Senate Approves Bill Outlawing Mandatory Arbitration for Sex Harassment Claims
In a surprising move by what has otherwise been a polarized Congress, the U.S. Senate approved the Ending Forced Arbitration of Sexual Assault and Sexual Harassment Act (the “Bill”). As indicated by the title, the Bill (once signed into law) will end what has been a standard practice of employers and employees agreeing to arbitrate sexual harassment or sexual assault arising from conduct in the workplace. The Bill gives the employee the choice to go to court for these specific claims despite the existence of an overarching agreement to arbitrate all claims.
The Role of Arbitration in Workplace Disputes. Mandatory arbitration of employment claims has become a popular dispute resolution vehicle for America’s workplaces. Employers will typically include an arbitration agreement in the employee’s new hire packet requiring the employee to arbitrate any claims arising out of their employment. Generally, courts favor arbitration and are inclined to enforce mutual agreements between employees and employers. Many private sector employers prefer arbitration and have utilized arbitration services to facilitate and adjudicate disputes with their current and former employees. In recent years, however, legislators on each end of the aisle have been attuned to the societal focus on mistreatment tied to sex and the desire for a growing number of their constituents to bring to light certain egregious practices.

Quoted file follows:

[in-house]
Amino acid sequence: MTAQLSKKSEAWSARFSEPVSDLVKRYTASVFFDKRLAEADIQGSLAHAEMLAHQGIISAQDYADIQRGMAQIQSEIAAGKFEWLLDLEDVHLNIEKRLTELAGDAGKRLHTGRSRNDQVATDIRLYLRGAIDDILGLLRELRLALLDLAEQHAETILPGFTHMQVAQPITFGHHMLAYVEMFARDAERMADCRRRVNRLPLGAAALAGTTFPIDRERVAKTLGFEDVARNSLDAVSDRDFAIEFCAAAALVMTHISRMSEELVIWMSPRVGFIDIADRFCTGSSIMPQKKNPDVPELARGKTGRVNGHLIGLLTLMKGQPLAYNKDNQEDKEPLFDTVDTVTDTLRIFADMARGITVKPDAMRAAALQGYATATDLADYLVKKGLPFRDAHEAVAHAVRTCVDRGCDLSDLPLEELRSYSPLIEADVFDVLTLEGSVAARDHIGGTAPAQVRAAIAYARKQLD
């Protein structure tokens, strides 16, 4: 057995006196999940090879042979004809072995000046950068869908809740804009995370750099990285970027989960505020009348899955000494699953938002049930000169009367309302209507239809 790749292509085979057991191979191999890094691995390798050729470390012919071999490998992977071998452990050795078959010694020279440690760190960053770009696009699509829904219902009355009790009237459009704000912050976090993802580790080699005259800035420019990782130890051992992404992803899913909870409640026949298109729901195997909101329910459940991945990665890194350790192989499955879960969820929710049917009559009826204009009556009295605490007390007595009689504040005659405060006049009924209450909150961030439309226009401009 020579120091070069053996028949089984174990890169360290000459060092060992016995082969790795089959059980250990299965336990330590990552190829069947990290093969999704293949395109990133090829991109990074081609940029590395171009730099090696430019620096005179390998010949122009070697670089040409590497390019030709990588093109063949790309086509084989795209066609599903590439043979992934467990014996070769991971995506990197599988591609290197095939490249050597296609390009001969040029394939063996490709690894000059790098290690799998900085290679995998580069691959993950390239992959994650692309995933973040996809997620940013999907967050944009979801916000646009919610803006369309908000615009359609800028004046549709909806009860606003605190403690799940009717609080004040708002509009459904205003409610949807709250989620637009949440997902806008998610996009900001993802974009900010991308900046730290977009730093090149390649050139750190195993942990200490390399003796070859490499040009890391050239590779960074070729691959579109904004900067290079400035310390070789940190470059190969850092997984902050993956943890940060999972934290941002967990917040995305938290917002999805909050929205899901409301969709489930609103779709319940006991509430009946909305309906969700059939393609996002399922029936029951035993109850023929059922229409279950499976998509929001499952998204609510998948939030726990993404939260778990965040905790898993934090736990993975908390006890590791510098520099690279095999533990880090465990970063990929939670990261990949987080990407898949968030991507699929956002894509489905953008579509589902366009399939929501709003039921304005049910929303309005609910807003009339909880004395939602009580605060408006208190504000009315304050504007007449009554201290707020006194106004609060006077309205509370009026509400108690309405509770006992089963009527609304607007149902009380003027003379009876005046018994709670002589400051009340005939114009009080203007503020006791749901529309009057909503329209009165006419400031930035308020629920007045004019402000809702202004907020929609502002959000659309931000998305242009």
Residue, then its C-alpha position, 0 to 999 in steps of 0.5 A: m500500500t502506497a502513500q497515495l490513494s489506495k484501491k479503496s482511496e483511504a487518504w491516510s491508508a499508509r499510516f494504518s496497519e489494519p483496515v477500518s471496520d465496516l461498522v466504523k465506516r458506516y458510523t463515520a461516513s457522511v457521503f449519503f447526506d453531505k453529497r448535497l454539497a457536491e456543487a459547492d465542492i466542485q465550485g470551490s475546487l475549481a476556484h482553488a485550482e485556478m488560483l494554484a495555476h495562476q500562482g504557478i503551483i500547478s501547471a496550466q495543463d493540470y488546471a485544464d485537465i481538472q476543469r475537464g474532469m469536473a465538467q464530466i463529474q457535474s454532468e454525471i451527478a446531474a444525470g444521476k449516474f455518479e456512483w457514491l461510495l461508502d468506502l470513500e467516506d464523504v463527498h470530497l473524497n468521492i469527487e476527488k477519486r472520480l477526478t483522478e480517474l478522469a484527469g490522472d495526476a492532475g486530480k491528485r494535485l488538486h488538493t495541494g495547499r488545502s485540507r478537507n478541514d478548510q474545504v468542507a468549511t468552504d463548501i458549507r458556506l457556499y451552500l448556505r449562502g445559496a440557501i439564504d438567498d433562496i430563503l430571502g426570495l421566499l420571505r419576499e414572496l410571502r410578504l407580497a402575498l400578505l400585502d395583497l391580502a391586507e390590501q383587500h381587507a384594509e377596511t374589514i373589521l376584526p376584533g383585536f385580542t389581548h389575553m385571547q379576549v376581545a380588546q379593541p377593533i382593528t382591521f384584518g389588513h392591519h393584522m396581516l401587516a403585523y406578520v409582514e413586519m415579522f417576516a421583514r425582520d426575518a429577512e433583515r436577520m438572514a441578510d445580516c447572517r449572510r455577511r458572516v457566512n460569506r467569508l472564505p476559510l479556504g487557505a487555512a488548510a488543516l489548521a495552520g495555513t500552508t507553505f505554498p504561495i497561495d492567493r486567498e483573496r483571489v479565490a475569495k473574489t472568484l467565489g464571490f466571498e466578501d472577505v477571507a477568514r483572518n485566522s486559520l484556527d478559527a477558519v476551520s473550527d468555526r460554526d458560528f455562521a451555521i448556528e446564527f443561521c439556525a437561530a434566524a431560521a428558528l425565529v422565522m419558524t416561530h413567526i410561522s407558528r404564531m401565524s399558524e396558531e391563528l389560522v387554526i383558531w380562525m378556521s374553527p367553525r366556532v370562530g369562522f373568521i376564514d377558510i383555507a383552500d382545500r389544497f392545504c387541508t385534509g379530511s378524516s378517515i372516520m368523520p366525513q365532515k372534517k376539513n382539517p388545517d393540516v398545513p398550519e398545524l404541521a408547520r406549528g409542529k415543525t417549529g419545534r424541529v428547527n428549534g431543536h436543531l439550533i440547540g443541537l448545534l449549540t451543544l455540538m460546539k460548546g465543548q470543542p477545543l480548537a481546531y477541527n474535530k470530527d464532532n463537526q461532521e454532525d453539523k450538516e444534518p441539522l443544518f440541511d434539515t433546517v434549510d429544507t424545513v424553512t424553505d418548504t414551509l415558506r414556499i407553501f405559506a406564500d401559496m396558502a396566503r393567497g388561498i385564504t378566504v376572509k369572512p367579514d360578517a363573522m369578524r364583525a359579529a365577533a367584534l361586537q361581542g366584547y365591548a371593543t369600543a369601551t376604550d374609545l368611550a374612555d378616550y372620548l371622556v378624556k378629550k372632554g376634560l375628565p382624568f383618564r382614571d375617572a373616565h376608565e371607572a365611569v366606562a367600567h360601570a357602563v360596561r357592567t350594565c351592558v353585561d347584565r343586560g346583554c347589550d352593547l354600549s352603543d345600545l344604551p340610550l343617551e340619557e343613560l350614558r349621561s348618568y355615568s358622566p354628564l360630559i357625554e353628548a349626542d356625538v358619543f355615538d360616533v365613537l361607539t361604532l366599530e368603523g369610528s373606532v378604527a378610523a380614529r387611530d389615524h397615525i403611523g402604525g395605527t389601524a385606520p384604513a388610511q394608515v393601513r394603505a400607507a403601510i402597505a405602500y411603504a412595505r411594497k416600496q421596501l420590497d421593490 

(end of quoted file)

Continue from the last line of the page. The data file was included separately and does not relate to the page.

What the Senate’s Bill Says. The Bill looks to further the goal of having juries, rather than arbitrators, decide sexual harassment claims by putting an end to mandatory pre-dispute arbitration agreements related to sexual assault or sexual harassment. In doing so, the Bill prohibits the blanket coverage many arbitrations agreements have that include “all claims” arising from an employee’s employment.
What Does this Mean for Employers? Broadly, the Bill is a chipping away at existing arbitration agreements, although narrowly as it pertains to claims of sexual assault and sexual harassment. It, however, does not prohibit employees from choosing to arbitrate their claims for sexual assault and sexual harassment. Instead, it provides employees the choice and prohibits employers and employees from contracting out of that choice. Once signed into law, employers would be wise to examine their existing arbitration agreements. Should you have any questions about how the Bill affects your existing arbitration programs or future ones you are looking to implement, please contact any of Bell Nunnally’s Labor, Employment and Benefits Group.